US Bank VP of Private Wealth Management Deana Hyde will join us as a mentor at the Women’s Leadership Summit March 8th in Nashville!

Play Like a Girl is launching its new #ReadyforAnyField campaign to prepare young women for competitive, male-dominated careers, whether in science, technology, sports or the arts. Enter to win Executive Access tickets to the Women’s Leadership Summit to be mentored by a group of game changing women — see details below to learn how — and check out our interview with Deana????.

PLAY LIKE A GIRL: Please introduce yourself and tell us a little bit about what you do? 

DEANNA HYDE: I have over twenty five years of experience in banking, finance, and wealth management. I’ve worked with the “Big Three” of banking (Wells Fargo, Bank of America, and JP Morgan Chase) in the establishment of new markets, new divisions, new technology, and (most importantly) customer relationships. In addition to the mathematics involved in managing investments, stocks, etc., my work requires a high level of technological innovation to securely manage portfolios, transactions, and the like. The financial and banking industries are cornerstones of every other industry so my work intersects STEM at multiple levels. For example, I help doctors, engineers, inventors and scientists with a wide array of financial services throughout their business life cycle.

PLAG: Share a recent interaction with another woman or girl that you found inspiring.

DH: Inspiration is something you have to be open to. That being said, I deliberately look for inspiration in every relationship I form. Be it with a client, a friend, or a complete stranger. Women are amazing. Human beings are amazing. We have such diverse and unique journeys. I think when I meet someone who approaches problem solving or addressing challenges in a way that is new or different to me, it inspires me to witness their process and learn from their experience. In this regard, I’ve been truly inspired by Dr. Kimberly Clay.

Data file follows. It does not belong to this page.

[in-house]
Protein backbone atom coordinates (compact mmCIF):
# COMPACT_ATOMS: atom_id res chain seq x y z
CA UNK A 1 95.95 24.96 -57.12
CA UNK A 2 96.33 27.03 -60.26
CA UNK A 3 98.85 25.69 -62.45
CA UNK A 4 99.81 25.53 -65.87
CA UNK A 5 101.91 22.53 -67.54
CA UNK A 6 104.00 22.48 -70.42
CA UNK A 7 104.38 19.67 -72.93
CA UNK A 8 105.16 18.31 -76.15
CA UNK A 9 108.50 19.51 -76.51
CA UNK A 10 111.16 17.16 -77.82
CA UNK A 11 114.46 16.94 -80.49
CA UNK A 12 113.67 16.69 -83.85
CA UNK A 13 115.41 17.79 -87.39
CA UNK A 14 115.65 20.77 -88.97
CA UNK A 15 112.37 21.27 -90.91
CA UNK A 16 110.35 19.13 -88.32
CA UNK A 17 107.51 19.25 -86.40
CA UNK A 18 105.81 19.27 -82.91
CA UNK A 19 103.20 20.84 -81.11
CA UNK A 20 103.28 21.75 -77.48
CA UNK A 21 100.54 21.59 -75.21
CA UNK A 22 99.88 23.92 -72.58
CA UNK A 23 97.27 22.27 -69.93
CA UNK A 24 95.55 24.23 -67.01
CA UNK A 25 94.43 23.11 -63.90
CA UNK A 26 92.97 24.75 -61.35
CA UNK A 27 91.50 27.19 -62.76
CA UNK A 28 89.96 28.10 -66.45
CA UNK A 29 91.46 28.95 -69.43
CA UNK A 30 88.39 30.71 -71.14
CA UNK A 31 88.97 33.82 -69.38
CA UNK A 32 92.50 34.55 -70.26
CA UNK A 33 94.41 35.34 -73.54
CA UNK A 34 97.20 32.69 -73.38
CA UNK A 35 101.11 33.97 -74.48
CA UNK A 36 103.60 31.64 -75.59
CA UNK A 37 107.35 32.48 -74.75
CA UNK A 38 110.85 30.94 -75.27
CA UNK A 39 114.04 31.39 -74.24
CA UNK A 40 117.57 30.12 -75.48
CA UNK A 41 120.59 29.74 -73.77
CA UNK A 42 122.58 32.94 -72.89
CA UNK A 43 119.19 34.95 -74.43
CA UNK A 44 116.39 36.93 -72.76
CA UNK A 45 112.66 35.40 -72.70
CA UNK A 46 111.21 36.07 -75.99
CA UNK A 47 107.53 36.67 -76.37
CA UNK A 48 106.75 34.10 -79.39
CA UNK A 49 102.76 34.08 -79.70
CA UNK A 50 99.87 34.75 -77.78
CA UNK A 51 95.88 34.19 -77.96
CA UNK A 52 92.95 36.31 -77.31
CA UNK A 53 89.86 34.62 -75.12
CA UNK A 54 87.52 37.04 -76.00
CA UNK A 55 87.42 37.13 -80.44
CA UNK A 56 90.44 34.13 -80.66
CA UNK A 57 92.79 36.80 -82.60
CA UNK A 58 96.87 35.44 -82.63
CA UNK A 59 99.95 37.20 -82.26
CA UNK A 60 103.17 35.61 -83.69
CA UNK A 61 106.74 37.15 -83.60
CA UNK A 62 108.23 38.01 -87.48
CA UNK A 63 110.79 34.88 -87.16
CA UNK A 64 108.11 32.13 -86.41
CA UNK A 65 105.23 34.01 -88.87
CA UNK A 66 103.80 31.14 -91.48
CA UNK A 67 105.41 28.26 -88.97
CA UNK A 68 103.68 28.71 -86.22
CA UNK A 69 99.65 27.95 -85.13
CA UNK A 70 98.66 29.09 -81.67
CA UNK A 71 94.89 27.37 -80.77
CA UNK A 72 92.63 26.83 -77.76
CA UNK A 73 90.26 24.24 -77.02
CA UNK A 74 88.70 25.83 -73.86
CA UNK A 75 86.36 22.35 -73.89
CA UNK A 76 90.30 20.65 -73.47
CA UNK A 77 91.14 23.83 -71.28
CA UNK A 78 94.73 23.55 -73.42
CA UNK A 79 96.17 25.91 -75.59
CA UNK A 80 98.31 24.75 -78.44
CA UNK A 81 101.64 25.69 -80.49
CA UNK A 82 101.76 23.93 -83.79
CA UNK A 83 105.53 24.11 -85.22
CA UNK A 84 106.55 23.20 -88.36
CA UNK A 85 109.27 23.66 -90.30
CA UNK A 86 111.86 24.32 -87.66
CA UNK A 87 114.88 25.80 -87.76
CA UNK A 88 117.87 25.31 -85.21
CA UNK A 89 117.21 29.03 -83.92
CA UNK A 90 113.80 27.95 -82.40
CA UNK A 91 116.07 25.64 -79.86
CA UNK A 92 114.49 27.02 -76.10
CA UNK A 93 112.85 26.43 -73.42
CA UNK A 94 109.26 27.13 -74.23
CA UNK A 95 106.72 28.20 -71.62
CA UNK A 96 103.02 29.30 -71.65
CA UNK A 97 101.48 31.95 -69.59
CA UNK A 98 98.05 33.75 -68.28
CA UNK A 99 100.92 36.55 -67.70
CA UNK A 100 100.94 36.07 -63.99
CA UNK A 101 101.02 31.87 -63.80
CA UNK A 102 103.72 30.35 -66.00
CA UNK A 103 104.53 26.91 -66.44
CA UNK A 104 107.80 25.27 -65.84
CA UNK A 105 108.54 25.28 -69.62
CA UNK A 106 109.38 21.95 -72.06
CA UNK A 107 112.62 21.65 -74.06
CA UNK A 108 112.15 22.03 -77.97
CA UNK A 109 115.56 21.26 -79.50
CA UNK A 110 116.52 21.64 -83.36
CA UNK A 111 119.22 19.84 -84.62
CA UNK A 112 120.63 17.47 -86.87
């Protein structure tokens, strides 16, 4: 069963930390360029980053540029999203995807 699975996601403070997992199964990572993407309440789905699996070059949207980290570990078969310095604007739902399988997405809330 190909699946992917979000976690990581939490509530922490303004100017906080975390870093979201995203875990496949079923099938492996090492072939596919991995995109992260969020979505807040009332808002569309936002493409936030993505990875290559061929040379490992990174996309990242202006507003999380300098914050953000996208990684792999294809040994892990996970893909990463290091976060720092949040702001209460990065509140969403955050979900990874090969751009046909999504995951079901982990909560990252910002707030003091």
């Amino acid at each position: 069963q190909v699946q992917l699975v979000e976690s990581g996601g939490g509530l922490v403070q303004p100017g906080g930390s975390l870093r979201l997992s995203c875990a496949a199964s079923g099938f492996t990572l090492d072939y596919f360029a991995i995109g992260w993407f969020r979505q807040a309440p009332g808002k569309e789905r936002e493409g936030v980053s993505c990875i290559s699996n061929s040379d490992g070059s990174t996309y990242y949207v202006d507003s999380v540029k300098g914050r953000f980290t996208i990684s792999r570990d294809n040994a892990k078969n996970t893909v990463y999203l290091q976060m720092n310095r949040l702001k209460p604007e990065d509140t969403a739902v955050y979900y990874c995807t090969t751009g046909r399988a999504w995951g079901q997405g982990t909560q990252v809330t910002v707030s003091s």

PLAG: What difference would it have made for you to have had Play Like a Girl in your life as a girl or young woman?

DH: That is opening up a huge can of worms! I grew up in the deep rural South. I was taught to cook and clean and care for younger children as a young girl, because these were the skills the adults (and the greater community around me) felt were best suited for “girls.” I rejected the expectation that I was to find a husband in high school, settle down on a farm nearby, and be a mother and wife. Not that there is anything wrong with that, but this was not the path in life I wanted for myself. I did not have any support or assistance. Being active in sports like softball was an outlet for me, so Play Like a Girl would have been an incredible resource. This is why I feel so strongly about what this organization does and how it can help improve the lives of girls as they face the difficult challenges of their transition into adulthood.

PLAG: What does being “ready for any field” mean to you?

DH: Ready for Any Field means having the education, confidence and aptitude to engage and succeed in any professional endeavor. It means knowing that your gender is not a weakness, or a liability, but a unique gift from which flows an invaluable source of strength. Ready for Any Field means that as a girl, or woman, we can enter any profession and through our contributions provide insight that, though different from that of a male perspective, is no less meaningful or valuable. It means that we are always part of the bigger, better solution, and it is time we believe in ourselves! 

PLAG: Why is sisterhood (or women supporting women) important to you?